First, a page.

Where has all the food waste gone?

Photo: www.sr.se

I was thinking about this song the other day, you know the one: Where have all the flowers gone, Long time passing. Shows my age? No, honest, I think it was before my time.

Thinking how our concerns have changed focus but are infinitely more serious in a way. It feels like you couldn’t even try to write a song any more to express the worries we have for our future, for our planet, for our children and their future. But maybe that’s how they felt in the sixties too. So much good has come out of those worries, so much change and yet we now face concerns of such a dimension most are just doing an ostrich.

Today on national radio here there was a programme on food waste from supermarkets, and the big question is where on earth does it all go. The many charity organisations that could put any amount of close-to-use-by-date meat and vegetables to good use are not getting it. Nor are farmers, gardeners or others who could put it to use.

Most is simply wasted. Or used for energy recycling as they so euphemistically call it here. Which means burning it up in a huge modern mill and shipping out the energy onto the local district heating grid. Good in that at least some of the energy value in the food is put to good use. Bad in that none of it makes its way back to the soil where it belongs. And roughly a quarter of it ends up as a form of indescribable slag that even the rubbish tips can’t deal with.

Another hot use is biogas. Also an industrial, my-factory-is-bigger-than-yours solution. Generating much in demand biogas for running cars, buses and trucks. But also generating a sort of compost that has a quality often best suited to landfill. Unfortunately. Let’s hope the soil component turns out to be done well at some stage so at least some of it has the chance to become new food in the future.

The homeless generally don’t get much of a look in. The reason apparently is the stores are scared of generating a black market which would undermine their brands and possibly even cause a health scare. I’ve heard of stores that have all their food waste picked up by farmers, who then give it to their pigs. Which must be a good thing! But I’ve also heard that one of the big things stopping this sort of thing is all the plastic, a million small packages that have to be picked apart each day to separate the food from the packaging. Blah.

I been trying myself for a while to find a good second-hand food supplier. I’d like to start a small soil factory here, nothing extravagant, but a sort of demonstration setup to show how food waste can be simply and efficiently be recycled on quite a small piece of land using Bokashi and imagination. But so far I haven’t got hold of a supplier (which doesn’t mean I’ve given up, far from!). The local supermarkets won’t give me anything (but won’t say where their waste goes), a corner shop in town already has a deal with a guy who’s feeding wildlife (right or wrong I can’t say), and more institutional operators such as homes for old people require collection logistics on a scale I can’t handle. But there’s also fear and tradition to take into account; people are quite simply not good at doing new things.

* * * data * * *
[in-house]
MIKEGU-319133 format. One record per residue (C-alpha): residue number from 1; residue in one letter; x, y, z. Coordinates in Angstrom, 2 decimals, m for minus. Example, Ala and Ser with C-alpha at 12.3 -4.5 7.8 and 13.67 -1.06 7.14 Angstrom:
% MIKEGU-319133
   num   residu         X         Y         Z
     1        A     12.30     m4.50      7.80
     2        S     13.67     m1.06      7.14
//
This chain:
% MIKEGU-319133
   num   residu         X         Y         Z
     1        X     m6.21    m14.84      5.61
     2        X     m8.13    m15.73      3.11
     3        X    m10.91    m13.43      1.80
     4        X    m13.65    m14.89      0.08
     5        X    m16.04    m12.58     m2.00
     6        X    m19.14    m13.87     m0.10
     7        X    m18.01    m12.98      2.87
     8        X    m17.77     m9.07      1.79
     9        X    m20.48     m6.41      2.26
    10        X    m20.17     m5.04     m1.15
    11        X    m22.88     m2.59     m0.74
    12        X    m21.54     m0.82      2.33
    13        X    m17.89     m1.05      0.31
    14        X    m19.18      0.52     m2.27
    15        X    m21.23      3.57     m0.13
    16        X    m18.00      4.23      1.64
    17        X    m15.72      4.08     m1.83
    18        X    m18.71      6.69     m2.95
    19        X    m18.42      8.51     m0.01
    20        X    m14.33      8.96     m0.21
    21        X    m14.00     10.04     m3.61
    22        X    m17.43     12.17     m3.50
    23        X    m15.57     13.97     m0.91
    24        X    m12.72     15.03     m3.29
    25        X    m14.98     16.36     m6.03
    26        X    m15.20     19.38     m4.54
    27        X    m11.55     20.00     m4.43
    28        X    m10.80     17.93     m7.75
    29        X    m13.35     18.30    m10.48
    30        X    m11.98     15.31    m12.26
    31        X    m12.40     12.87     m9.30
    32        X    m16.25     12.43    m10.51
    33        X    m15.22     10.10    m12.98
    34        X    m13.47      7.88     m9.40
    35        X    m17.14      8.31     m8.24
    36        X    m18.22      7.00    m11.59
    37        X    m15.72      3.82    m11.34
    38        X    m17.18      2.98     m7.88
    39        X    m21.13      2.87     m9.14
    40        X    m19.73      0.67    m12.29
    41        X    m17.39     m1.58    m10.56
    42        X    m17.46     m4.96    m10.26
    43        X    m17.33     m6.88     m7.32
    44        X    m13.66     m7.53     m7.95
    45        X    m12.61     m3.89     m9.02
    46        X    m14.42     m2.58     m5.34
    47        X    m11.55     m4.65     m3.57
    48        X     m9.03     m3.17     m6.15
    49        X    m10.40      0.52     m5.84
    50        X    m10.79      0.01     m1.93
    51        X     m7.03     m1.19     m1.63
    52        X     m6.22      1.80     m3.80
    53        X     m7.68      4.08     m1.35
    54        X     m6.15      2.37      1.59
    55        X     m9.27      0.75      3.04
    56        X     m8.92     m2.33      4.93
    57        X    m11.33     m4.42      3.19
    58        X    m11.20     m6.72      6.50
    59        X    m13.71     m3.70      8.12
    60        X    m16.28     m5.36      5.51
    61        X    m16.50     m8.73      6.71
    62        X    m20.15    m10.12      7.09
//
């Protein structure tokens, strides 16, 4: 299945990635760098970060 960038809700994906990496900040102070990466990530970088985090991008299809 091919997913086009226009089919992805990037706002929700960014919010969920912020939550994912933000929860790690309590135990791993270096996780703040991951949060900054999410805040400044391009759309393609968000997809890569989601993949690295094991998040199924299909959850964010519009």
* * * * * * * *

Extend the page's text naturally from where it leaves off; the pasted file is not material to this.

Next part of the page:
But a bright spot! A Bokashi-colleague and friend is running a worm-farm in her garage (yep, you read right). She’s been collecting food waste from friends and cafes to feed to her worms. Time-consuming and delightful, but talk about putting food waste to a good cause!

Bokashi on an apartment balcony

Photo: www.stockholmsmassan.se

Here on the blog we get a lot of visits from people looking for ideas for balcony gardens — and how they can use Bokashi in an urban environment where there’s not always a garden handy.

How about starting a “soil factory” on your balcony? Hardly needs any space and you can keep your fermented Bokashi food waste cycling through it year round if you live in a halfway decent climate. (Which ours is not unfortunately, but thank god for cellars!)

You’ll end up with a steady supply of fantastically rich soil. If you’re growing anything at all on your balcony it will be a godsend, you’ll notice the difference in the vitality of your plants immediately if you start growing them in Bokashi-soil.

Your friends and neighbours are sure to want some too, and it’s not hard to fill a plastic bag with fresh, healthy “supersoil” and drop it in to a neighbour. Or bring to a work colleague, to your allotment garden, or topdress the plants in the gardens around your apartment buildings. Guerilla gardening anyone?

Check the following post for instructions how to do it, it’s dead easy I promise, and if you experiment a bit you’ll come up with something that works really well for you.

And if you don’t have a balcony? Then try the cellar! Maybe you can get together with some of your neighbours and start a soil factory in the basement, perhaps even alongside the other recycling stations for paper and glass and stuff. You can reassure them there won’t be any smell or mess, after all you’re just dealing with a bunch of plastic boxes and good old natural soil. And there won’t be any problems with rats, they don’t actually like the stuff as it is too acidic for them. And anyhow, the boxes are sealed.

And the real bonus of all this is less rubbish to cart around. You don’t have to drag so many rubbish bags down to the big bin, and there’s less stuff for the council to cart away. And if everyone did it in your building you’d have a much nicer smelling basement. Guaranteed!